The genealogy of Jesus the Messiah, the son of David
Reflections on the Nativity Gospels (2)
We begin with the begats: Abraham begot Isaac, and so on. When we read the Gospel of Matthew, we often stumble over these names, or skip them entirely. Nothing seems more foreign to modern readers than the genealogical lists that seem such a part of Scripture.
Yet our popular prejudice sells short the significance of Matthew’s opening lists, which are read in the Church on the Sunday before Christmas. These lists are not haphazard, nor are they simply of historical interest. The pattern of three lists of fourteen generations are meant to articulate two important themes.
First, Matthew tells us that this is the lineage of Jesus ‘the messiah.’ Messiah means ‘anointed one,’ that is, one blessed with the sacred oil that marks the enthronement of a king. The word for messiah in Greek is Christ, making it clear that this designation is so important as to be virtually a last name for Jesus.
The purpose of the middle and last set of 14 generations is to explain how Jesus became the Messiah by linking him directly to David, the king to whom the prophet Nathan made this promise.
He shall build a house for my name, and I will establish the throne of his kingdom forever. I will be a father to him, and he shall be a son to me. (2 Sam. 7:13-14)
Yet, while it is essential that the messiah be an heir to David, the regal line had to go through a long period of suffering and trial, including weak and even apostate kings, until the Babylonians conquered Jerusalem and deported the Israelites. Here the second list ends.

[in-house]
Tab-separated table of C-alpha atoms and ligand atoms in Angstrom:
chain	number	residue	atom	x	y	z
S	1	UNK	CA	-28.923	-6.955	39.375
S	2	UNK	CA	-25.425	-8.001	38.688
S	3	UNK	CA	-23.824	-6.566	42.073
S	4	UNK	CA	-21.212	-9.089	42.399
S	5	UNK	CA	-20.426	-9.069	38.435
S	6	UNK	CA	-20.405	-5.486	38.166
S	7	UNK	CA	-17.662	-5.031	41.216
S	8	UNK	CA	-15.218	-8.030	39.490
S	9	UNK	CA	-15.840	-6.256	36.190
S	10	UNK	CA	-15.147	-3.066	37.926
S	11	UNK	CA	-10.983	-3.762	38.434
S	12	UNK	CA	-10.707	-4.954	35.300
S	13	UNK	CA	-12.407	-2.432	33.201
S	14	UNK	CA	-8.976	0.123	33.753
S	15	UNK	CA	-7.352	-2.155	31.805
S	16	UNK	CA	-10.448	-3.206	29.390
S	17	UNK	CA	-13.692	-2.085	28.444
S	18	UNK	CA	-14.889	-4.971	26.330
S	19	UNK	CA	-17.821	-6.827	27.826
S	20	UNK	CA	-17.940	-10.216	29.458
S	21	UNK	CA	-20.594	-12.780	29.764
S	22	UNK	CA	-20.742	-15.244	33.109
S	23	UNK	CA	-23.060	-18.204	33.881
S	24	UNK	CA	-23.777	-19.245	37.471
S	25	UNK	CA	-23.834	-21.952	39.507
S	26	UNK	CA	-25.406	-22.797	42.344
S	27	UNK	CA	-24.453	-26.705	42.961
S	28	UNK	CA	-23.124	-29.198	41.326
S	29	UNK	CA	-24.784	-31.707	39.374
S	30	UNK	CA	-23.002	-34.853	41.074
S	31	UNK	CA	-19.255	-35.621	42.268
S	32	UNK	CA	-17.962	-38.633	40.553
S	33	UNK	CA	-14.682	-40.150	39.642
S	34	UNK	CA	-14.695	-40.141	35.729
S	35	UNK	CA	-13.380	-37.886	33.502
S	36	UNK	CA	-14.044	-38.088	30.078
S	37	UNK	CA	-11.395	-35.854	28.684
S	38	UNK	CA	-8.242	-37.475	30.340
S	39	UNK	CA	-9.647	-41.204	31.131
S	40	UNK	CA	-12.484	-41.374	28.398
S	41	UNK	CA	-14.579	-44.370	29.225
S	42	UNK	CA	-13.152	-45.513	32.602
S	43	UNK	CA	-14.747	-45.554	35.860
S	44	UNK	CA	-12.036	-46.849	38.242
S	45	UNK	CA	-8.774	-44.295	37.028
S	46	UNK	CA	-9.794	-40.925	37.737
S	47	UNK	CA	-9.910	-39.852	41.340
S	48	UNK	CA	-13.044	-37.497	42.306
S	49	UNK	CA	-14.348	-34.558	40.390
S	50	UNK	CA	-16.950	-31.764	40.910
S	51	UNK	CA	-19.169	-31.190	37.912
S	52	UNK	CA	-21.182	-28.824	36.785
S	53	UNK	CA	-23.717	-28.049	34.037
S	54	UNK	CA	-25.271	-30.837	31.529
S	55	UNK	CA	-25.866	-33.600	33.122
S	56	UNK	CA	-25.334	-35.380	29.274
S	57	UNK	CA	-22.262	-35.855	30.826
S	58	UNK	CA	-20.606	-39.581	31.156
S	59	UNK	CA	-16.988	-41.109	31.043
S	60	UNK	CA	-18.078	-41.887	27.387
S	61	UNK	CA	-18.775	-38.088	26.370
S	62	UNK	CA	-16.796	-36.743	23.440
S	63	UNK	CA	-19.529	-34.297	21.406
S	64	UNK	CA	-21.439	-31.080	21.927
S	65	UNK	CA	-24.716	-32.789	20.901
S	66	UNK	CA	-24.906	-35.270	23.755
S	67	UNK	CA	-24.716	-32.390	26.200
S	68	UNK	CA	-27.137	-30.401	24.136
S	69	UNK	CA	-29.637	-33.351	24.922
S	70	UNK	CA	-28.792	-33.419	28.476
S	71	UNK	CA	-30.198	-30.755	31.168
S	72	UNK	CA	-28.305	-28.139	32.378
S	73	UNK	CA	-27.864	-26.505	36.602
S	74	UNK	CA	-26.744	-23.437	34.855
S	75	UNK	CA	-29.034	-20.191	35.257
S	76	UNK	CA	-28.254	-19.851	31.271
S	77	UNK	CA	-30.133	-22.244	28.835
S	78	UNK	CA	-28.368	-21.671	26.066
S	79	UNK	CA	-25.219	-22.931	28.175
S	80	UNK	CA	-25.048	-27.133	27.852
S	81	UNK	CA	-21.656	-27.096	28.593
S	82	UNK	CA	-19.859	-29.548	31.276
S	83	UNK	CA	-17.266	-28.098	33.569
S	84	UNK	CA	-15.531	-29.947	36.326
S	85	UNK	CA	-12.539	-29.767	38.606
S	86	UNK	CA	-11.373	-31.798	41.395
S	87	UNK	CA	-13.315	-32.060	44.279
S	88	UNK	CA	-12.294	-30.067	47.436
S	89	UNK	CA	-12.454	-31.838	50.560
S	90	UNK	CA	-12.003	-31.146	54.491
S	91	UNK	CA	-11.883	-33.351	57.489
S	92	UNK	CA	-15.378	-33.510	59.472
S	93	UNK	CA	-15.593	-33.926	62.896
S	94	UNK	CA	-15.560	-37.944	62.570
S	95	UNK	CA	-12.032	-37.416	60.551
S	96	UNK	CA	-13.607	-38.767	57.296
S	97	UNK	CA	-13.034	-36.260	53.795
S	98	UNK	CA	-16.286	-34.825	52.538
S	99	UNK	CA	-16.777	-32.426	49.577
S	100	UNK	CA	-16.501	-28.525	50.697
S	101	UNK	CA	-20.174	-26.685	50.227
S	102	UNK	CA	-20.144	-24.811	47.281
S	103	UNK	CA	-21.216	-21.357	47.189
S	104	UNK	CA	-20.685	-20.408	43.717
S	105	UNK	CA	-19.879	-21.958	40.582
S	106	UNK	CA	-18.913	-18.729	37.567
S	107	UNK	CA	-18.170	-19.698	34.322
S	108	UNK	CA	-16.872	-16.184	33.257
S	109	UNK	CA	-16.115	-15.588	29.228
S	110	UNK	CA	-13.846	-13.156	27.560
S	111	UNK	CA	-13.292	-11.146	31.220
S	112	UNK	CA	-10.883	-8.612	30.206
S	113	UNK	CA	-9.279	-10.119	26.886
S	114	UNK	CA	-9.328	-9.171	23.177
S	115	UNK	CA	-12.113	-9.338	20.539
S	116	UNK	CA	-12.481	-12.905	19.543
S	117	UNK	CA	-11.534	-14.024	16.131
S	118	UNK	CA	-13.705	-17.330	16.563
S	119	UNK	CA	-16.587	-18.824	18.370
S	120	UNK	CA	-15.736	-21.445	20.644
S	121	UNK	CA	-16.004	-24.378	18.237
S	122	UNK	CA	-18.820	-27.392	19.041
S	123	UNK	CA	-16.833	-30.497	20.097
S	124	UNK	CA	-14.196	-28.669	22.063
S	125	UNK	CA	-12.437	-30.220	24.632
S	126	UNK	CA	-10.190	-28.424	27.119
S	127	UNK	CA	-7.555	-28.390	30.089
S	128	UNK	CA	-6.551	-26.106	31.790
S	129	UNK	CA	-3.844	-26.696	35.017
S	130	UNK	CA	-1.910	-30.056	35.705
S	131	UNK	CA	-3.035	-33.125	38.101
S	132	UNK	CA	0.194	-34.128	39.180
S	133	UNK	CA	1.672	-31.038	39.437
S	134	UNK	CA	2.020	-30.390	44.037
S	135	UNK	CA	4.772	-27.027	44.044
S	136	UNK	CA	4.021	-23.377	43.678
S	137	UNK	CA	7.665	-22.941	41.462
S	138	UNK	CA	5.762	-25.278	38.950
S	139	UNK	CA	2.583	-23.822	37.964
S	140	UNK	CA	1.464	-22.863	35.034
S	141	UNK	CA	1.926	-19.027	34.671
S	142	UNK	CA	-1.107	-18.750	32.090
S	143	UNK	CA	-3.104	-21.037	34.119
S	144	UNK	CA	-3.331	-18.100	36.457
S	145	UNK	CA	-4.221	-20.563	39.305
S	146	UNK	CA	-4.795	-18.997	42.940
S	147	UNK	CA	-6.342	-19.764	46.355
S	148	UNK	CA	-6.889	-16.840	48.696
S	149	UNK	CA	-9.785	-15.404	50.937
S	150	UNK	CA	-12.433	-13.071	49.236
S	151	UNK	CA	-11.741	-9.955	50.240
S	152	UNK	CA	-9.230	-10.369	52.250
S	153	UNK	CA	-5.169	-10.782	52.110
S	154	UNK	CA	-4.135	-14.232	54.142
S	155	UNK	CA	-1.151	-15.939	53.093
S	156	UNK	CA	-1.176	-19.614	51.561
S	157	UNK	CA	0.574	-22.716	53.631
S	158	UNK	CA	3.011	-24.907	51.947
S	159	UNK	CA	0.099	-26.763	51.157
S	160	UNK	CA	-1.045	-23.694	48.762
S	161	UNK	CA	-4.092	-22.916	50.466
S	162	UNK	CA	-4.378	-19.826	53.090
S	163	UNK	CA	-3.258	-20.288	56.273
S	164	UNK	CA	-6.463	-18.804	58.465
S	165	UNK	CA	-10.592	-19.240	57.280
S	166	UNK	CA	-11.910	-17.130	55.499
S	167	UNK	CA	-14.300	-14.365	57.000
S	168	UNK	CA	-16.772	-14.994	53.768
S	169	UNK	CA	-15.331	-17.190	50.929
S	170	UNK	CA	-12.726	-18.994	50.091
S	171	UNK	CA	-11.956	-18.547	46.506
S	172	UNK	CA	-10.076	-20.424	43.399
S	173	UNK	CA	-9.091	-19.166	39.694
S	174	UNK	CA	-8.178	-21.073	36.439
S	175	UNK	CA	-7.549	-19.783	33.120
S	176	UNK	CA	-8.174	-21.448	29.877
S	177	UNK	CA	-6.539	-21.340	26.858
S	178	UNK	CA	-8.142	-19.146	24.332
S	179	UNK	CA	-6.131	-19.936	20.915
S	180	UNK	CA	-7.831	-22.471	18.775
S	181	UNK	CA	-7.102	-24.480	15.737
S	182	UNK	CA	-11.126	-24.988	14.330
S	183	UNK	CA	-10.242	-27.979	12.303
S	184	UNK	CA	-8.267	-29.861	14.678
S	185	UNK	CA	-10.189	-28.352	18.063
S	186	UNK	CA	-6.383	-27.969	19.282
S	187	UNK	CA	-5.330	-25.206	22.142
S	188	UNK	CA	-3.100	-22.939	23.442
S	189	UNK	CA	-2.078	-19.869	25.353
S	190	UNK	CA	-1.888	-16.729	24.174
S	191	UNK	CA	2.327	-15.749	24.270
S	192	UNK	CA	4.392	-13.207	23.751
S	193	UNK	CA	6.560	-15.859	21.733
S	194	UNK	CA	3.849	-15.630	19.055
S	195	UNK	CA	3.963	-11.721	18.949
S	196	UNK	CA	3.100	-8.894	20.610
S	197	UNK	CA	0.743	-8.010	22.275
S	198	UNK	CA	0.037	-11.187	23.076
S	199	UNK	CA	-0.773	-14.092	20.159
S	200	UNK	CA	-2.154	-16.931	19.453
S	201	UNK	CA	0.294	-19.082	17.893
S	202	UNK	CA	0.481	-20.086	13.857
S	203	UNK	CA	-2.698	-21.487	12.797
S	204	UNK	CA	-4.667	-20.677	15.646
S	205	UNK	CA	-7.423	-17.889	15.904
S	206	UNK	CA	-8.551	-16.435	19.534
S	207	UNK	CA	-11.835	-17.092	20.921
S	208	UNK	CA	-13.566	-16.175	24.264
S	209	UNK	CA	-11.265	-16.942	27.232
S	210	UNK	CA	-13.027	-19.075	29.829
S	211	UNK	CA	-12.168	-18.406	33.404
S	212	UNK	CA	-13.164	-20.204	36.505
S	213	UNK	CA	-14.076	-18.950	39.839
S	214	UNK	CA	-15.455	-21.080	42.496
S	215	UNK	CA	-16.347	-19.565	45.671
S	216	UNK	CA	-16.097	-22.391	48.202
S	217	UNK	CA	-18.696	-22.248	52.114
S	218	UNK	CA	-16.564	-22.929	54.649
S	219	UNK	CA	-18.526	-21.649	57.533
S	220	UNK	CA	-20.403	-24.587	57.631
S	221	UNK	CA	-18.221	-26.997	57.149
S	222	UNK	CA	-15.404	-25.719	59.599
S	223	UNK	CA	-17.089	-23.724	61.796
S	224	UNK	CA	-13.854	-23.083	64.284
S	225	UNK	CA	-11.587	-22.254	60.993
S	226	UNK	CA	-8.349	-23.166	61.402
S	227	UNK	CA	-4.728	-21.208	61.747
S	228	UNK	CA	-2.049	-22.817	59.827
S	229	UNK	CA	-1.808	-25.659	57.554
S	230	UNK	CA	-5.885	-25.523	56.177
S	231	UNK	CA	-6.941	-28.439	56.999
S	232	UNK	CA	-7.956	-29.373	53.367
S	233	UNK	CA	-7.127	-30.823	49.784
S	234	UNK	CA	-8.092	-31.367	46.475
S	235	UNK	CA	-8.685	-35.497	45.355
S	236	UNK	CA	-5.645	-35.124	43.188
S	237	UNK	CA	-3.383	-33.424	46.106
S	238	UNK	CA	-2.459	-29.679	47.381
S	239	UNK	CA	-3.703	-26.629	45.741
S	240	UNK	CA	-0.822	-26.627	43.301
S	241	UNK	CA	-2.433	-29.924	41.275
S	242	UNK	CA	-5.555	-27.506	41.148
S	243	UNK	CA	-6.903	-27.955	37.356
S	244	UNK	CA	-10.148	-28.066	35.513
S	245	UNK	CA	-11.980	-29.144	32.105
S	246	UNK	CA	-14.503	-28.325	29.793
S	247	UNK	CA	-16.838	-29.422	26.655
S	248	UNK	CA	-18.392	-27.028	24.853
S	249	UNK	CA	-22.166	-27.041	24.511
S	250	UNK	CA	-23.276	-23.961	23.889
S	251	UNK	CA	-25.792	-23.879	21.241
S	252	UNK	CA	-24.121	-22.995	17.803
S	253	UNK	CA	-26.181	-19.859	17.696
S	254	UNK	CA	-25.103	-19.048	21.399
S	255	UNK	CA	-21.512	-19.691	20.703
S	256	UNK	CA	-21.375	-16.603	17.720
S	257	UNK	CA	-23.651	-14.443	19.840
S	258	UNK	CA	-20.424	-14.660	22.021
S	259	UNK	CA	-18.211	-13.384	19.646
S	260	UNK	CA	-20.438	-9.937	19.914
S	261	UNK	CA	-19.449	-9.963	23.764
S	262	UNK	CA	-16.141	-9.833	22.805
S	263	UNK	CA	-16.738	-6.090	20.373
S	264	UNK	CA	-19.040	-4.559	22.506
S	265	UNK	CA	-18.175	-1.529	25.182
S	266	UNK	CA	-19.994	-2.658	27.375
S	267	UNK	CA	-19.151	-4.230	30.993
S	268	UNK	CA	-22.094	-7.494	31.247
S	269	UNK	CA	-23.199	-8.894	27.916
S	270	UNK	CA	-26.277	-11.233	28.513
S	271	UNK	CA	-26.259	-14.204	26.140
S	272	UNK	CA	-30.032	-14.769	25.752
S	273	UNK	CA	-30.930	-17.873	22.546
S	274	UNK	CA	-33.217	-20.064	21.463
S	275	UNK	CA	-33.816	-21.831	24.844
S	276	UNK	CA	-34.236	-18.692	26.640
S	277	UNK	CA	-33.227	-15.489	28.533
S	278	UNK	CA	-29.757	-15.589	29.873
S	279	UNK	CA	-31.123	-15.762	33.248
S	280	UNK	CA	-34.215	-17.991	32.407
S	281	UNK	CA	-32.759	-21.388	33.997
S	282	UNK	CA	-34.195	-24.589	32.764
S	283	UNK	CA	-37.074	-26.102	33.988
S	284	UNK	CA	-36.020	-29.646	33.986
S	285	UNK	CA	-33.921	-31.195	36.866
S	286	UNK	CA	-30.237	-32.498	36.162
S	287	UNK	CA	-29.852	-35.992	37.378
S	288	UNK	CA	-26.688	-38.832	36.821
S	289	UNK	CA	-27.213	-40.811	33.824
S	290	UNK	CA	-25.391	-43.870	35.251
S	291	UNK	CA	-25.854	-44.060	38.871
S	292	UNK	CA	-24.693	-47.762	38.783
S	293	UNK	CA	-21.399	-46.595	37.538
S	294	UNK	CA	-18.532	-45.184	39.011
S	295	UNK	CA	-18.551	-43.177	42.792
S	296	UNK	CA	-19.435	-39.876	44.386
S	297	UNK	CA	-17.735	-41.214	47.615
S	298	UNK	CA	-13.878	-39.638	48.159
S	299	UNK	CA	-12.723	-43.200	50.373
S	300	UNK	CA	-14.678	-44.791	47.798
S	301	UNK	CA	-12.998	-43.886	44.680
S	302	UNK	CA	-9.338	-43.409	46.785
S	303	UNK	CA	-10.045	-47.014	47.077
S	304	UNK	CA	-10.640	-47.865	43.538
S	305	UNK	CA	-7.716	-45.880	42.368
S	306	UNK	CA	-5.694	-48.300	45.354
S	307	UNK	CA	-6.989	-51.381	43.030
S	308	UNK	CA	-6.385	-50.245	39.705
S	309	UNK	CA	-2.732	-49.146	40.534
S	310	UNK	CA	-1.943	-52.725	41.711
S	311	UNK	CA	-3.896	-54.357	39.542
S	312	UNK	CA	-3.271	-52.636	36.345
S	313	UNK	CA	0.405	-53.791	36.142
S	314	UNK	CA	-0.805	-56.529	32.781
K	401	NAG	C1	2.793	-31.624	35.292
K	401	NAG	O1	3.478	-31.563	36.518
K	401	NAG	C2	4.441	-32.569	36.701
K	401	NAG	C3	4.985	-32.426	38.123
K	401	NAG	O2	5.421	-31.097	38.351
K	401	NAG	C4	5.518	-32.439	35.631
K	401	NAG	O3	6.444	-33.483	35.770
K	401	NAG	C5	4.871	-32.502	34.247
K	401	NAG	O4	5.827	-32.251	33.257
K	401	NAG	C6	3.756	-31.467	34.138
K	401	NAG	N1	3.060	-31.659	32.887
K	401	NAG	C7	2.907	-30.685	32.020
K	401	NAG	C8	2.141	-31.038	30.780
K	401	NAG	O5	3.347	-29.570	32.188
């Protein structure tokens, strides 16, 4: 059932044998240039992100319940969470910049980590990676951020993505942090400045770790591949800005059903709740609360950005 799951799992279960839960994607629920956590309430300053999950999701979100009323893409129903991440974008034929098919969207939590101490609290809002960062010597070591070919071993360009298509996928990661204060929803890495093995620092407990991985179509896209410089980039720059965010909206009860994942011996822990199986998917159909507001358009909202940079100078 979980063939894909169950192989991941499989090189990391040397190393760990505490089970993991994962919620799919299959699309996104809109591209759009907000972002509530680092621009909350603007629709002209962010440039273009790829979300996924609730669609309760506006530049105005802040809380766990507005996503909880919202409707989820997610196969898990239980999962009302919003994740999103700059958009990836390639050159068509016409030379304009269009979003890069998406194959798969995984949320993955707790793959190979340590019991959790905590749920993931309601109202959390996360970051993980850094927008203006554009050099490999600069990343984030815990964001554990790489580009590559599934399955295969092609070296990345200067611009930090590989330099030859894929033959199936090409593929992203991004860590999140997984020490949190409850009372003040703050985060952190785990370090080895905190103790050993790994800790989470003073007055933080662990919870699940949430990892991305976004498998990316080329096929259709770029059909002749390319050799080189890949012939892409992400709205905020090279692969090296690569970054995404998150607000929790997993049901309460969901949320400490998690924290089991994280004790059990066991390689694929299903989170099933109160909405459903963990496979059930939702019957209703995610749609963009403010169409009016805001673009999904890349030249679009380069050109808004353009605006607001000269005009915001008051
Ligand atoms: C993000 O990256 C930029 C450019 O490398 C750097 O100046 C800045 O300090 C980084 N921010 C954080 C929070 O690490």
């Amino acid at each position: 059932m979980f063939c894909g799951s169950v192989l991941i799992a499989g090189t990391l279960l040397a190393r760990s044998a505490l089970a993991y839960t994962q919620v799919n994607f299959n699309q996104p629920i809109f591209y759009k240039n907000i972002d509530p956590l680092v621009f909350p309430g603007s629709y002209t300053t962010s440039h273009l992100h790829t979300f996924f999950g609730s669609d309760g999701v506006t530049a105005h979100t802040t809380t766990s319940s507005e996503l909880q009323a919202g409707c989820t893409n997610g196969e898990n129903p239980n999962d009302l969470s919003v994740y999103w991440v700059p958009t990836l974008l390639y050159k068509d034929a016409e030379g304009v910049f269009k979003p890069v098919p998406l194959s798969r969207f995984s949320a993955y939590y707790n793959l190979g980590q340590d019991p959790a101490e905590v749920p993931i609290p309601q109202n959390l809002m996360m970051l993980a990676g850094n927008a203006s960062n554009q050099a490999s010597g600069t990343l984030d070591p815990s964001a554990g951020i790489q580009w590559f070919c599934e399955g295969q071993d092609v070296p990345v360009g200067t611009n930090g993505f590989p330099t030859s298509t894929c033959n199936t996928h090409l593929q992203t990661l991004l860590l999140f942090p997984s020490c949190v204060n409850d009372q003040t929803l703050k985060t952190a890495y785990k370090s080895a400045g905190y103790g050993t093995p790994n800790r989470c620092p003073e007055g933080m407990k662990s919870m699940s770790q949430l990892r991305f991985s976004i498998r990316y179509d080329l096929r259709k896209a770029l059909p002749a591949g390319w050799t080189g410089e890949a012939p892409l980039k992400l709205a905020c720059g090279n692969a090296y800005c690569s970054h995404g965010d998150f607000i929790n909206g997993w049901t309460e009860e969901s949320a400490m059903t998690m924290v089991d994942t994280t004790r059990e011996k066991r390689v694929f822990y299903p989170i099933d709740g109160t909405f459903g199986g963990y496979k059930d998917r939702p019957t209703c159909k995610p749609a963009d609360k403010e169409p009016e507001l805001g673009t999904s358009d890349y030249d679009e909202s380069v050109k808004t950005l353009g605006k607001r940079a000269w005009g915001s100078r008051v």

The third list tells of God’s providence in preserving the royal line when Israel returned from captivity. The catalogue continues until ‘Jacob the father of Joseph the husband of Mary, of whom Jesus was born, who is called the Messiah.’The list thus ends as it began, yet with a key change in wording; Joseph does not ‘beget’ Jesus, for as Matthew will reveal, David’s son is also David’s Lord.
So then, while Jesus was messiah by virtue of being the consummation of the anointed kings of the lines of David, Matthew signals that much more needs to be said about Him. Here, however, the title should remind us of the divine rule of Christ, ‘whose kingdom shall have no end.’ It also tells us of the role of Jesus as ‘shepherd of the people,’ as David himself was, both in his youth and as Israel’s king. As king and shepherd, Jesus fulfills his calling by gathering and tending the flock of God. He rules as a servant and the physician of our souls and bodies.
In our next reflection, we will discuss Matthew’s second theme, Jesus as son of Abraham.